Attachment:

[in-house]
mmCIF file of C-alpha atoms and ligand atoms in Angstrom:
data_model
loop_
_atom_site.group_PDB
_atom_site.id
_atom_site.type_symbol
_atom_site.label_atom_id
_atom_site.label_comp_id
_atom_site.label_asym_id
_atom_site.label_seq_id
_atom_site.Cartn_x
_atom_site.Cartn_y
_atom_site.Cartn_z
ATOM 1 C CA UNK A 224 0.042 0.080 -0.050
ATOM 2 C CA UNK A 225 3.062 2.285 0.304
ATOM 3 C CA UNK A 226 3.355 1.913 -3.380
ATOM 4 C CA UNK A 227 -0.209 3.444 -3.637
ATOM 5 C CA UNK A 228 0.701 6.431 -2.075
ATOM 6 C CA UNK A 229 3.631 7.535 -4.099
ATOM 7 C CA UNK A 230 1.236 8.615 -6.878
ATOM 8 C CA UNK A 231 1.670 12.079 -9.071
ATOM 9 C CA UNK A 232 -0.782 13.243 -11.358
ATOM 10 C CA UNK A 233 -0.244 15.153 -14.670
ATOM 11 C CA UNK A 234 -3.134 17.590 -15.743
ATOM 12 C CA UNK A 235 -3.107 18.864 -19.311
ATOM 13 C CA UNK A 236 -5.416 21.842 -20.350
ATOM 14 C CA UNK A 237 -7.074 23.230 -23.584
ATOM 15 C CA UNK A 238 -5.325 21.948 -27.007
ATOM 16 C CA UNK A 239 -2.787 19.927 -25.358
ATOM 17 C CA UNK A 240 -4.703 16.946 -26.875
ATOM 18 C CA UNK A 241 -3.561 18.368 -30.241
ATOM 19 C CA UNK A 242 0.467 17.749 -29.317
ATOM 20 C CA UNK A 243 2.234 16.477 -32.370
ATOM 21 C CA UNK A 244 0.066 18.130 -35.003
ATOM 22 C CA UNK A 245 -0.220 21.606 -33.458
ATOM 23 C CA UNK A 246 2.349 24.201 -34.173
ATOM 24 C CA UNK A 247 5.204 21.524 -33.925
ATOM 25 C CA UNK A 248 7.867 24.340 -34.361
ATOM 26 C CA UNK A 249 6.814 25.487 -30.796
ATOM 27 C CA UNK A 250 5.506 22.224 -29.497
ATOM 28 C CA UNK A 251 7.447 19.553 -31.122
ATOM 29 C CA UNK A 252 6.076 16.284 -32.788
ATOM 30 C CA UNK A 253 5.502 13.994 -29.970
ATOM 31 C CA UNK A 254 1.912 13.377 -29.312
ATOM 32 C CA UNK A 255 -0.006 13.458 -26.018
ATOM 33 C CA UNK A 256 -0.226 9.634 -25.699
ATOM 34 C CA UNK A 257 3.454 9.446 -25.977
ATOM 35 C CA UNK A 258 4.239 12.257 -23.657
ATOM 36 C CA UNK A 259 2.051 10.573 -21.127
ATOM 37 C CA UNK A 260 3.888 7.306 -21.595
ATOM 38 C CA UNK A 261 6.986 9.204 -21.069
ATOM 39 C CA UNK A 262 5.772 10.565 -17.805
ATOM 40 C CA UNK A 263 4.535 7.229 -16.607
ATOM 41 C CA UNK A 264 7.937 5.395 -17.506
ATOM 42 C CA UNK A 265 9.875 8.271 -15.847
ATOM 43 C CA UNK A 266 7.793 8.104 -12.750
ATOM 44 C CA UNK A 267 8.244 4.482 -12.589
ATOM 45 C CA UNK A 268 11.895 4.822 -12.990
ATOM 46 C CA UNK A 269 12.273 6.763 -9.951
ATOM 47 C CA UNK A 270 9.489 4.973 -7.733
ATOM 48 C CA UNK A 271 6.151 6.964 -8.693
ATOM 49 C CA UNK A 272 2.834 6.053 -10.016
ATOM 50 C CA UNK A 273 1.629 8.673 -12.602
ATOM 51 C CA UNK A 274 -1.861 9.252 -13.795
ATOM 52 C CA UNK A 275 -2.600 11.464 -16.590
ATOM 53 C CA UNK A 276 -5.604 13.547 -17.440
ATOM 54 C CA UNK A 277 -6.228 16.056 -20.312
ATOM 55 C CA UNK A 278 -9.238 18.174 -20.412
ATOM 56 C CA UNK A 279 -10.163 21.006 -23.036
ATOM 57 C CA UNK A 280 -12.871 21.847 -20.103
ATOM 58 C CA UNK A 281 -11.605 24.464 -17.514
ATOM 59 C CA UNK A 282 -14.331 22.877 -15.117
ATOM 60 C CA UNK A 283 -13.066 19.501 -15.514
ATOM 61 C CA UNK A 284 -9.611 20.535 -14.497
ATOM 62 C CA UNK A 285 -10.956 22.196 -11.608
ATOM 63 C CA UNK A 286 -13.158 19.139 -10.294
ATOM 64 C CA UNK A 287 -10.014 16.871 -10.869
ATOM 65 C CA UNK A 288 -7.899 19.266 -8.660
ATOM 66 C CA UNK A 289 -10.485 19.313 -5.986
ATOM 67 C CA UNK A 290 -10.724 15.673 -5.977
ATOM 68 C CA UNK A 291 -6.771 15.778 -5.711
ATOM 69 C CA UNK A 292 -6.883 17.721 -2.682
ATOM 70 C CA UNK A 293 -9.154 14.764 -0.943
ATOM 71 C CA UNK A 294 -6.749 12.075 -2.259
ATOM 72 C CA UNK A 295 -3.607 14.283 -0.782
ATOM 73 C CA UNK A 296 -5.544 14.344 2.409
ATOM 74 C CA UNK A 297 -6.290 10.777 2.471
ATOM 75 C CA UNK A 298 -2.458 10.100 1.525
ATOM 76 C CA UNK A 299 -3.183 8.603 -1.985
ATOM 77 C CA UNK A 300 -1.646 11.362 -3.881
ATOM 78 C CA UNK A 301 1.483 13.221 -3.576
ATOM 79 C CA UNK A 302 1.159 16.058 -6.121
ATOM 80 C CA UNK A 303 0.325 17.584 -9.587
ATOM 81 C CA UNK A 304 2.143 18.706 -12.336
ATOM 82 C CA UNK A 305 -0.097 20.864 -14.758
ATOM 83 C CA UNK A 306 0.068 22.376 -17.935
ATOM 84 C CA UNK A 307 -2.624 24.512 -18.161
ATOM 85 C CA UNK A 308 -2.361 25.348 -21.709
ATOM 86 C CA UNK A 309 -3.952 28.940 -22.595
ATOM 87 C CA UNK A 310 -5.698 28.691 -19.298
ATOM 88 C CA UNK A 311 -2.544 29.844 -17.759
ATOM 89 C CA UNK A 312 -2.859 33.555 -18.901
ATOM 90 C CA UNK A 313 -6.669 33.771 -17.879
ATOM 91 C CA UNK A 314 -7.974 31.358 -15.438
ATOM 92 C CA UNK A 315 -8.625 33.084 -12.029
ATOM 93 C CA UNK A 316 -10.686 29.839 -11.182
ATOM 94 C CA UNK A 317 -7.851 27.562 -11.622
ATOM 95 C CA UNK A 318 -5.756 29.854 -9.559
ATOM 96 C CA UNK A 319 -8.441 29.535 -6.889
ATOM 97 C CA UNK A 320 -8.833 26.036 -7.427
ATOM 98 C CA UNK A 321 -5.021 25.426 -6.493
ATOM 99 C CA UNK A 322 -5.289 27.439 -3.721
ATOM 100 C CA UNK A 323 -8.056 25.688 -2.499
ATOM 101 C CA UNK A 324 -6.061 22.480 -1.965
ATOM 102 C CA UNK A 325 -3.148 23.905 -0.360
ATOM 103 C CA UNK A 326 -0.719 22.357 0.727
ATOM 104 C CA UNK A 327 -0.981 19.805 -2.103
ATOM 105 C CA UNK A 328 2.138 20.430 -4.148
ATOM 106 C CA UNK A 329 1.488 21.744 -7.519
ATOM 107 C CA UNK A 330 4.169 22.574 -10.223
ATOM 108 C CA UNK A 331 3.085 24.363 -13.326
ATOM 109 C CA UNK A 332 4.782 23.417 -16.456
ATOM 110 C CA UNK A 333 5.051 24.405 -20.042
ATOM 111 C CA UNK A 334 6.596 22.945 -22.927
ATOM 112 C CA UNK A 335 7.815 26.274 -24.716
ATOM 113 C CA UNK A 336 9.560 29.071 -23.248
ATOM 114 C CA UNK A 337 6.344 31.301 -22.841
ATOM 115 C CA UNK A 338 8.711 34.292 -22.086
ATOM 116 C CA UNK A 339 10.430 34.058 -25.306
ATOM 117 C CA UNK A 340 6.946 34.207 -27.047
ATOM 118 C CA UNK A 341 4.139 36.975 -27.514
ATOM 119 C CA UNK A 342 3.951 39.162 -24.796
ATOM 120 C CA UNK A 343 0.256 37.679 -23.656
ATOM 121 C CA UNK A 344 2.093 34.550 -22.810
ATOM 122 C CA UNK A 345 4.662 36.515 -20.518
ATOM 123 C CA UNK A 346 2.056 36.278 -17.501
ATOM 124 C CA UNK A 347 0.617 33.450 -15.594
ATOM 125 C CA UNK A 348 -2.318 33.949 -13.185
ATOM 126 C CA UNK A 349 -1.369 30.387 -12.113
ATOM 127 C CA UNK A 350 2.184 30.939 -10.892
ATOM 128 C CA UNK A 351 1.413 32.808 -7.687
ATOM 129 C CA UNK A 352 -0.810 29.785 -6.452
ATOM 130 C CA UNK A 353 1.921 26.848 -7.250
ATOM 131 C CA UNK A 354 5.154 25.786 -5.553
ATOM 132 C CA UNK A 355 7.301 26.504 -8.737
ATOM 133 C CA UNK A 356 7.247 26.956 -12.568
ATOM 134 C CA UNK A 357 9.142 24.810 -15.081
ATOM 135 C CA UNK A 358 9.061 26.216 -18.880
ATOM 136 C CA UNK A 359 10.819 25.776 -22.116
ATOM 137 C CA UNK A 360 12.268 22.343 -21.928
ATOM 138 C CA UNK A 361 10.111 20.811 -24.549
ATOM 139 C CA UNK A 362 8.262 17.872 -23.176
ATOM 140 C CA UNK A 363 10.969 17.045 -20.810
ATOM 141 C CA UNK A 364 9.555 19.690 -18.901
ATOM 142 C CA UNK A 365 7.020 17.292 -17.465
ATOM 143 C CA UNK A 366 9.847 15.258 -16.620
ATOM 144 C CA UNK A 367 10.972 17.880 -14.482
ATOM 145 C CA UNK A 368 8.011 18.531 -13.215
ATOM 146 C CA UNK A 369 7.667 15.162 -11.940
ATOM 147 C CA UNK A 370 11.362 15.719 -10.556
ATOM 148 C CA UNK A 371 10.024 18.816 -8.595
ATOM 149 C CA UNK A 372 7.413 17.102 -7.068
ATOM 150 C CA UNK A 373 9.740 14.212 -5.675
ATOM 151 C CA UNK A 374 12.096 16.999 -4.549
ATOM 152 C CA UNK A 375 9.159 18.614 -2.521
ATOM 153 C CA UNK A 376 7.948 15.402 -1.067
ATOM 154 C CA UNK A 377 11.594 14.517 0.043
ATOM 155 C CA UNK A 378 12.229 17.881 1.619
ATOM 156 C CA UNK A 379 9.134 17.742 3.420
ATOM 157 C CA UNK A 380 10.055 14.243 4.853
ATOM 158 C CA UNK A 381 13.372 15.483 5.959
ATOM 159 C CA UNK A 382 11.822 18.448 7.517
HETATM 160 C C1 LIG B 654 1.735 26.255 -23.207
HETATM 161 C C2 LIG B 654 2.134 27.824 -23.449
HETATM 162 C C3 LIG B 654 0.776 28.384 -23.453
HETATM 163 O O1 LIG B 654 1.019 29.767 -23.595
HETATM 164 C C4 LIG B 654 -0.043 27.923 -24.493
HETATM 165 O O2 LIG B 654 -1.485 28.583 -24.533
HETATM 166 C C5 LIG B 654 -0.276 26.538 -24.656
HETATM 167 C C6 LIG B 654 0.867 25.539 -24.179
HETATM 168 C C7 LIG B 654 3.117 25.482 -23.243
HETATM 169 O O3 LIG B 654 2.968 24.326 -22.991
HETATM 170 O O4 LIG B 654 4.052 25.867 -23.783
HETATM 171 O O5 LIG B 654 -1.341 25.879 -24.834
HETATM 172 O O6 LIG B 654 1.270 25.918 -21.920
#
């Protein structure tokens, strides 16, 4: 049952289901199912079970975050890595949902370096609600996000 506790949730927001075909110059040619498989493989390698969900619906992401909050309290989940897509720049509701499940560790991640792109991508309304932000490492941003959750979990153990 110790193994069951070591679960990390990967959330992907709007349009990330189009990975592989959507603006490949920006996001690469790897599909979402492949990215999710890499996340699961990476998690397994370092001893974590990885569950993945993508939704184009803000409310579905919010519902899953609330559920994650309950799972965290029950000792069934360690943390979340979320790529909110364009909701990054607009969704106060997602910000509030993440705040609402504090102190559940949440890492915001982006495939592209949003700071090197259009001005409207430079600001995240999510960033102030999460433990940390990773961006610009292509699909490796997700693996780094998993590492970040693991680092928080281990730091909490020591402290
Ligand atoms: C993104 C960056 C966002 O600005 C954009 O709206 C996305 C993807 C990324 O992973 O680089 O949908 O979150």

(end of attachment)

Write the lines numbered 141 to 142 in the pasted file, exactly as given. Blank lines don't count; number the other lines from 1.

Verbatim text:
ATOM 127 C CA UNK A 350 2.184 30.939 -10.892
ATOM 128 C CA UNK A 351 1.413 32.808 -7.687